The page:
In March 2020, as the UK entered lockdown, there was a rush to enable employees to work from home; allowing businesses to continue operating and for public sector organisations to deliver front-line services to their citizens. Since then, we have seen more organisations moving away from the office environment and enabling actual remote, hybrid and flexible working.
The Coronavirus pandemic accelerated the enablement of digital citizen services and also highlighted the importance of digital connectivity. The authorities that embraced this and enabled their citizens to engage with them digitally will reap the rewards for years to come, especially those focusing on digital inclusion with groups that were otherwise digitally excluded.
There are some important lessons to be learned from the pandemic, and practices that we must continue. Remote working and digital inclusion are some of the most important examples of these. We must not just go back to the way we did it before.
Digital Inclusion means providing access to online services and the internet. However, it also means developing the skills to use the internet. This includes the motivation to use the services, trusting in one’s knowledge of the internet, and how to avoid becoming a victim of cyber-crime. By enabling citizens in these ways, services can be delivered online, making them more cost-effective and efficient.
On the other hand, employees can now spend more time with their families and lead more fulfilling lives, especially when working from home instead of spending that time commuting. Working from home has opened their minds to more possibilities. However, returning to offices and enabling hybrid working is a technological challenge and a policy-based one. Ensuring that employees are prepared for a digitally enabled future will be critical to the success of future digital and public services.
Often, public sector organisations talk about digital skills, a skills gap and being digitally trained. This means multiple things:
- Employees having the basic digital skills to fulfil their role
- Employees having the confidence to embrace new technologies as part of their role
- Employees having the technical skills to implement and utilise new technologies
Ensuring that employees have digital skills will always be important. Although the private sector has been able to plug the gaps and support organisations with these developments, this has become part of the problem. Although a Managed Service Provider can partner with you to deliver RPA (Robotic Process Automation) change and AI (Automated Intelligence), your employees need to learn how to work alongside these technologies and use them to enhance their day to day roles.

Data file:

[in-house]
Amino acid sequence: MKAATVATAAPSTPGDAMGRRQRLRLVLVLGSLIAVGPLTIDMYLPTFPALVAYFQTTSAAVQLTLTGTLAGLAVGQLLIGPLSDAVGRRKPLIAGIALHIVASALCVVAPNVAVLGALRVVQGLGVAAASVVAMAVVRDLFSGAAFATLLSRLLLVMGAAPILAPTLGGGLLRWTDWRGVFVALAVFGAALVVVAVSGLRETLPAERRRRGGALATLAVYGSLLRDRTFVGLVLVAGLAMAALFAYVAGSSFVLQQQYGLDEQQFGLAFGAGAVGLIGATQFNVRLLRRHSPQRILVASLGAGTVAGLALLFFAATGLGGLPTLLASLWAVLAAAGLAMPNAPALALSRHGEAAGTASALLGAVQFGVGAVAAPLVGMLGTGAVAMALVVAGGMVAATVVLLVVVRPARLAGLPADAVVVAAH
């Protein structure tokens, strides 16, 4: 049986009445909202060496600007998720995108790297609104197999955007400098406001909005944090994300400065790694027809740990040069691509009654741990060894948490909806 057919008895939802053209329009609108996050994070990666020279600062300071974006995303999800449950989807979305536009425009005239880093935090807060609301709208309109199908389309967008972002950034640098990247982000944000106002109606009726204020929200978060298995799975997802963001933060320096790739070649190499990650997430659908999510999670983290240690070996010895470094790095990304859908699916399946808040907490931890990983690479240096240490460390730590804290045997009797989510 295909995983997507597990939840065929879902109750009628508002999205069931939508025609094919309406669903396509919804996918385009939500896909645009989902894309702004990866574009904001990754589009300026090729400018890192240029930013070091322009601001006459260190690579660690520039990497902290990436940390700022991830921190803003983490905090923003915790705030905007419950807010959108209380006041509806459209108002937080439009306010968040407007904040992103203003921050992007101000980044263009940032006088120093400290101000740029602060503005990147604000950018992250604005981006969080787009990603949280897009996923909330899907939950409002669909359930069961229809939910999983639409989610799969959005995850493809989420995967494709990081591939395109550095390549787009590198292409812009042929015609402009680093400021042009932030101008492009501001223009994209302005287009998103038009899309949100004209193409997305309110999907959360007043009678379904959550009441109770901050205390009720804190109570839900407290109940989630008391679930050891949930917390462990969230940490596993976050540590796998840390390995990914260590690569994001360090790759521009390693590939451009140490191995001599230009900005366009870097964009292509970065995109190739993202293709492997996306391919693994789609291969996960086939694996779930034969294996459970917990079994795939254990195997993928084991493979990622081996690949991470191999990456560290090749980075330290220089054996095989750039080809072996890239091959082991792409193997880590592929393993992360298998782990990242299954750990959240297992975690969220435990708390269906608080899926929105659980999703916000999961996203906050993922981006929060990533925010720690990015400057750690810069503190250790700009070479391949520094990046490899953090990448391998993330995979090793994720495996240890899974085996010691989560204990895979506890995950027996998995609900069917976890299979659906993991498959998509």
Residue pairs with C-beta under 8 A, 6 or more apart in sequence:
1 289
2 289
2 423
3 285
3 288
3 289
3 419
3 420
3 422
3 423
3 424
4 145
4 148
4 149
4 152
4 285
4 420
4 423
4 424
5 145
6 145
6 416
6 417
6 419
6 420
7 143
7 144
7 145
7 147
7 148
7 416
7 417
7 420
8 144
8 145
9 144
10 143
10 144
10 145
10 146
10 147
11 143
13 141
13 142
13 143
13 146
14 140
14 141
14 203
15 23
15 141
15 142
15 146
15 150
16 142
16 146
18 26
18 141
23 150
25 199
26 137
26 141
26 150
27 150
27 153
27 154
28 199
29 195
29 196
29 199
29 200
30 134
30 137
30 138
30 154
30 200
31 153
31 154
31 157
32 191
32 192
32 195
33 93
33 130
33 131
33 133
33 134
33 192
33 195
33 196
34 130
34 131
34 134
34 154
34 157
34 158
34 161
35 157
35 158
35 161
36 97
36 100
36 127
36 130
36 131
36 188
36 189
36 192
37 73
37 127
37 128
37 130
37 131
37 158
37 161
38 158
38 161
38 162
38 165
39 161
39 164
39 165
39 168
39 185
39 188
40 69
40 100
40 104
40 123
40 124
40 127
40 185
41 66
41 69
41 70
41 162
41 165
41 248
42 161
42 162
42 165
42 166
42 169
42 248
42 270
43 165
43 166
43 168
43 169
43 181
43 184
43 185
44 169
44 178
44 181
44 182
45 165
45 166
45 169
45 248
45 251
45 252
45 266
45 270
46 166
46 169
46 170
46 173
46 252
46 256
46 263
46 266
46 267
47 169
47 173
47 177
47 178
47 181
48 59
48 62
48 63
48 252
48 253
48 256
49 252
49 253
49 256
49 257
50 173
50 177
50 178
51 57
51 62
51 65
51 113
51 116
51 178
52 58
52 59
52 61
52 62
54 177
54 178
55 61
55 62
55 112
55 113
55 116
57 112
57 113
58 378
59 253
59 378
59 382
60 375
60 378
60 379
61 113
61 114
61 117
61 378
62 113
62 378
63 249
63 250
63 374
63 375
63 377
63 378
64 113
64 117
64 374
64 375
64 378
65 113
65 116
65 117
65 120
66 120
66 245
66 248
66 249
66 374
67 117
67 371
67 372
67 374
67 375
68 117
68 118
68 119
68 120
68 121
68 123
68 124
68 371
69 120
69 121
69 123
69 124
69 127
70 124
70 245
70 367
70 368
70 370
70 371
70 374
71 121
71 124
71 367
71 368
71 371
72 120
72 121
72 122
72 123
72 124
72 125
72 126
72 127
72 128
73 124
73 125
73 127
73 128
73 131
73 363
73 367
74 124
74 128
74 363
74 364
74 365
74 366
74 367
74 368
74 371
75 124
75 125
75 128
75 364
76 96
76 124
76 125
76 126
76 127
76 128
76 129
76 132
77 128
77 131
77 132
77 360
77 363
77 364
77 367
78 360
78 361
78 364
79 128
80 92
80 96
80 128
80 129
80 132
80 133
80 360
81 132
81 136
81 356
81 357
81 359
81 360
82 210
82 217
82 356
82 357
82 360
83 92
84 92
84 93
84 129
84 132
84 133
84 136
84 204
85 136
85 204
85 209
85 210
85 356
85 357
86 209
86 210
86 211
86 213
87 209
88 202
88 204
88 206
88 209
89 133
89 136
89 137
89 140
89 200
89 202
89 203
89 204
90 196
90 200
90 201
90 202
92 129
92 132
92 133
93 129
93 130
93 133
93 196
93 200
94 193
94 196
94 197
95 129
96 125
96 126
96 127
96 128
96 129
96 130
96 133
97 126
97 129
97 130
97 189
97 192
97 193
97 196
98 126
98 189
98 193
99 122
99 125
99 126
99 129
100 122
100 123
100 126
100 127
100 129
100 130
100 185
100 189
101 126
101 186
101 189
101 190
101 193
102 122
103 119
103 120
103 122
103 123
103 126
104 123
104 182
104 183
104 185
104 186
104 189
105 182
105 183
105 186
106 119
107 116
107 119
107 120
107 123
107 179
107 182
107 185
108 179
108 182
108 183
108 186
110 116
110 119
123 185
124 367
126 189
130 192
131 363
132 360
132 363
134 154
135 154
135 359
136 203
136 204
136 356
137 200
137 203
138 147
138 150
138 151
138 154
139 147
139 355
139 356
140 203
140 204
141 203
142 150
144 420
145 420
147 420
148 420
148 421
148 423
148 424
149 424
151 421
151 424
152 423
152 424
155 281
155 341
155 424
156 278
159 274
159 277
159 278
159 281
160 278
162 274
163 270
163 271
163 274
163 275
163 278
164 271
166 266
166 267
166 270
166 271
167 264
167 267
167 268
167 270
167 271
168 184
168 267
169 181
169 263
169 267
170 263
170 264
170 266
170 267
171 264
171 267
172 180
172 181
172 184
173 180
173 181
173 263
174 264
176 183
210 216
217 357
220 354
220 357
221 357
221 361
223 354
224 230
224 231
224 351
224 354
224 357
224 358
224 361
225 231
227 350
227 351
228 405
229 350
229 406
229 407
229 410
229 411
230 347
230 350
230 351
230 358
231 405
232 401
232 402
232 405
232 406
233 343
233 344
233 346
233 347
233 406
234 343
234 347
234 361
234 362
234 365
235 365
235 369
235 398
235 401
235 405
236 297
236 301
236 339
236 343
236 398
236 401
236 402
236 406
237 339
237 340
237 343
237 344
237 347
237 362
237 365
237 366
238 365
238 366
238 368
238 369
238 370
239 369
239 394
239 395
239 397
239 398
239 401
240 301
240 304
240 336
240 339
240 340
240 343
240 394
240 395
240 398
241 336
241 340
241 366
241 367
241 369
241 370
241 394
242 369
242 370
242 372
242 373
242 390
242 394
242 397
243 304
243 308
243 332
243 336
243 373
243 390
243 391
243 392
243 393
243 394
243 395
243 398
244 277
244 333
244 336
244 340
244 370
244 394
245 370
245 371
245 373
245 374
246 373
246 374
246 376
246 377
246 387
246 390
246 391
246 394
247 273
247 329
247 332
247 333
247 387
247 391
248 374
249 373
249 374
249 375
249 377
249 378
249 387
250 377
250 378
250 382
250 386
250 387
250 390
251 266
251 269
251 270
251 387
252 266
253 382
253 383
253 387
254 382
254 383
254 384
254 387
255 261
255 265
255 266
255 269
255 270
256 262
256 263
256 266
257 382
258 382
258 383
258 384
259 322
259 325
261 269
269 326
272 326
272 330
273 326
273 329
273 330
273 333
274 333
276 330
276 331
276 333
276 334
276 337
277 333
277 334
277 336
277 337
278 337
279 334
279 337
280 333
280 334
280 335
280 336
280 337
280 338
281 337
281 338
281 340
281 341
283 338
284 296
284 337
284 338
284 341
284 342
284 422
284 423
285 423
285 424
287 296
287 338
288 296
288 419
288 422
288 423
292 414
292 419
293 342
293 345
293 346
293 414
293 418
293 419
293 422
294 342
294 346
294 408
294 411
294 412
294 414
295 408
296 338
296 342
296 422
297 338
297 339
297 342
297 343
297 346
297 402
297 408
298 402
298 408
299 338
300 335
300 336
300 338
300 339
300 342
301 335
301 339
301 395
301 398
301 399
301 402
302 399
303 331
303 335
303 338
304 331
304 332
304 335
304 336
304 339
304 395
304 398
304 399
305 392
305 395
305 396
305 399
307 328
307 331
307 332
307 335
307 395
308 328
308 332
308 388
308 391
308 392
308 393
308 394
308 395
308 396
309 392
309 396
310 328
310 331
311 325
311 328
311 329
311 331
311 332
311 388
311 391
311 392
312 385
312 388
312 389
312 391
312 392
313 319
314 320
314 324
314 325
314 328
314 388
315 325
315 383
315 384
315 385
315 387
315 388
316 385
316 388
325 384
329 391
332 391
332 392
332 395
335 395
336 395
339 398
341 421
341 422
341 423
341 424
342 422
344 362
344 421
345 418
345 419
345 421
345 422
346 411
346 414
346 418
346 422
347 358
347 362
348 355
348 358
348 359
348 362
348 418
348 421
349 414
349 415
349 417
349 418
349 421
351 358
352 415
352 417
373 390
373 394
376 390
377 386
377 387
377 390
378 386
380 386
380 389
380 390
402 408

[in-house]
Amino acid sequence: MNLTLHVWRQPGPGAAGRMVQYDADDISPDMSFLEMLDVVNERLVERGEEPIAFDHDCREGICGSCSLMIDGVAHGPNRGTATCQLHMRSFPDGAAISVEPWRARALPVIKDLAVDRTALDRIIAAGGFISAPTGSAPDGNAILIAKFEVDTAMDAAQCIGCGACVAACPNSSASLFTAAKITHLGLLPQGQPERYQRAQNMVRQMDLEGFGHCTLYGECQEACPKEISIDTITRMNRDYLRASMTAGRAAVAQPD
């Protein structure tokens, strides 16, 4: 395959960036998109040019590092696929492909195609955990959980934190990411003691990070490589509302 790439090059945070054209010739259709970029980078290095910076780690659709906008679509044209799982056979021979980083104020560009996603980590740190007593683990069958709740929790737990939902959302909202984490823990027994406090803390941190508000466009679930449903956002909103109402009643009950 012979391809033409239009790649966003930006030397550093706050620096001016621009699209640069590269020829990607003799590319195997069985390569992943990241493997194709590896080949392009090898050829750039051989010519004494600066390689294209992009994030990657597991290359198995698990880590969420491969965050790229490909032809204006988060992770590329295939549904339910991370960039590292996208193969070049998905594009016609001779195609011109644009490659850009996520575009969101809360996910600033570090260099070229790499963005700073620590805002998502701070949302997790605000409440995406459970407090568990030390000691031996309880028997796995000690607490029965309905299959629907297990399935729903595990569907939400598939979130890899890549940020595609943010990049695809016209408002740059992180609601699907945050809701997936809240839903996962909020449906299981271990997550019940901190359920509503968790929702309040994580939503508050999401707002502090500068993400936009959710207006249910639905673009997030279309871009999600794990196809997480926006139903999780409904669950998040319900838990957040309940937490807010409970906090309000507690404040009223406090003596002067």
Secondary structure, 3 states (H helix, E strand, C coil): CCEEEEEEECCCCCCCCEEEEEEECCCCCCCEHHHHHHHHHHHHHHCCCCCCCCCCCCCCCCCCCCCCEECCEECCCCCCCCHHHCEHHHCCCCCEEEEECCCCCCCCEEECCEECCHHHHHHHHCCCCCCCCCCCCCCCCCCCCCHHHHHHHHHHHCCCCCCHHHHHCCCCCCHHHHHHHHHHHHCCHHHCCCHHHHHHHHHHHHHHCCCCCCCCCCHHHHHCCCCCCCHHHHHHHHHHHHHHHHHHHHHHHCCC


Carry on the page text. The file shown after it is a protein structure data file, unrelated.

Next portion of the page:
These technologies are, more often than not, cloud-based. When considering moving to cloud-based services, you must remember that the cloud is just somebody else’s server – it still lives in a data centre somewhere. Whether you own and operate it yourself, outsource some of that to a cloud provider, or partner with an organisation to support you with managing the environment and applications, you own the data and are responsible for protecting it.
The cloud aims to be cheaper, more secure and more available than traditional on-premises services. However, utilising cloud services won’t always save money, and it’s a mistake to think it will. Cloud also isn’t always the right answer for every organisation. Our tips for cloud adoption are:
- Don’t start by talking about the end result and where you think you want to be at the end of the project
- Engage with multiple partners, exploring your challenges and the possible solutions
- Be aware that people working within ICT often look at the technologies they already know and are comfortable with.
- Work with technology partners to understand your underlying requirements, both now and in the future
- Ensure that your chosen solutions solve your current problems now and are flexible to address your future challenges
- Ask yourself how the solution will improve employee or residents’ lives
- Look at the bigger picture and break it down into smaller, more manageable bite-sized chunks
This article has covered a lot, from cloud to digital inclusion, from employee flexible working to digital skills of citizens. The public sector has been part of a giant wheel of digital adoption over the past 12-18 months, the speed of which has been extraordinary. It’s expected that this speed will begin to slow if it hasn’t already. However, we cannot go back to the way we were before, whether that is working in office buildings every day, or delivering services offline inefficiently. Embrace digital. Embrace change. Embrace digital transformation.
To speak with our digital transformation experts, please get in touch. Whether you’re analysing if cloud services are right for your key software applications or adjusting your policies to enable hybrid working, Cantium can help.